Of mousetraps and marketing

Many of us have problems with marketing their business. Maybe we have a simple offer of enormous value that people just don’t ‘get’. Maybe we only hear from tyre/tire kickers, or maybe we don’t hear from anyone at all.

How can that be? We created a mousetrap that far out-performs the current models, and the old saying is “Build a better mousetrap and people will beat a path to your door”. We did and they haven’t. Oh well, let’s build another mousetrap.

If any of that sounds familiar – customers that don’t get what you offer, customers that don’t see the value or pretty much any response that is under-whelming – then the problem may not be in your customer.

Let’s explore that a little, and look for the reasons why your marketing isn’t working the way you think it should and then find a solution.

The first step in finding the right solution is finding the real problem. That means the question we need to ask is “Why are people not responding in the way we want”?

One  reason for that might be that your message was not targeted enough. It didn’t connect with your market. Things that cause that include a headline that doesn’t attract the eye, or sales copy that doesn’t convey your offer, or maybe it didn’t convey a big enough sense of urgency.

Maybe your message was perfect, it just wasn’t presented to the right people. Your message must be designed to appeal to a specific target market, and it must be delivered to that market.

Or maybe your message was perfect and it was delivered to the right people, just at the wrong time. Perhaps you followed a recent campaign by a competitor product, or your business-related message was only visible while they were relaxing after work.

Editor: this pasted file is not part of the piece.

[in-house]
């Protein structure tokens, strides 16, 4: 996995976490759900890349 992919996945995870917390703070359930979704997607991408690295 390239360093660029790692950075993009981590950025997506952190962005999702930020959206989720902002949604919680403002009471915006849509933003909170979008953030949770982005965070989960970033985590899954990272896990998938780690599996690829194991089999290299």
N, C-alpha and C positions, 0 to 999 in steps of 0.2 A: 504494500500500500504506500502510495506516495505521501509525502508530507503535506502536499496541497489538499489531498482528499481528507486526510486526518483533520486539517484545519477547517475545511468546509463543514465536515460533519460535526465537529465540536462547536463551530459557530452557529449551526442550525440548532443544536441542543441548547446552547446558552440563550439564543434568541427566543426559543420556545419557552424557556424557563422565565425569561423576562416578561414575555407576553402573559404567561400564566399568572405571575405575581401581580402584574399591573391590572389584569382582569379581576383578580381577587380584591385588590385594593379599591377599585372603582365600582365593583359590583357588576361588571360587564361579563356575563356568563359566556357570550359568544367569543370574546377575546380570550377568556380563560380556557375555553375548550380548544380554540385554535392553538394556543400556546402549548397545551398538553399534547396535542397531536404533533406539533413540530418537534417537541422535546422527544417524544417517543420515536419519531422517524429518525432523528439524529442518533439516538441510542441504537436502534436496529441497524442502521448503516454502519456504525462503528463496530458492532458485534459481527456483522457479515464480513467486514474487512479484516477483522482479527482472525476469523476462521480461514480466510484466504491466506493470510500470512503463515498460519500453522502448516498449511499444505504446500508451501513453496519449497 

It seems obvious to acknowledge that an advert must be couched in terms that appeal to a specific demographic and it must be presented in a way that they are aware of it, at a time they are receptive.

Now think of a recent campaign of yours that didn’t get the results you expected. Did it break any of these rules? Figure out why that campaign failed and then incorporate that information into your next campaign.

You will always be able to improve your marketing performance (well, until you hit 100% response) by applying the lessons learned from your current campaigns. A good starting point is to identify your target client: what kind of work they do, their marital status, how old they are, their educational status and so on.

Identifying them to this level of detail allows you to figure out what problems they have that your product fixes. It also allows you to identify what kind of language they speak, their language patterns, and where they congregate and when.

That then allows you to present your message that tells them you can fix their problem in words they resonate with at the right time and place. Can you see how that might improve your response rates?

It isn’t enough to have built the perfect mousetrap, you also have to let people know that it exists and where they can buy it. Maybe people didn’t beat a path to your door because they didn’t know your door existed.

Building a better mousetrap and adding a marketing campaign that works is likely to improve your results.


Iain MacKenzie

Founder at Results In A Minute

I have studied and practiced marketing, running a business and getting things done for all my adult life. I fix your marketing issue by showing you a solution designed specifically for your business and transfer the know-how so you learn how to do it or I will refund double your fee. All this will cost you is an open mind and the ability to implement a better way to do business. Nobody else makes you this kind of promise because nobody else does it like I do.

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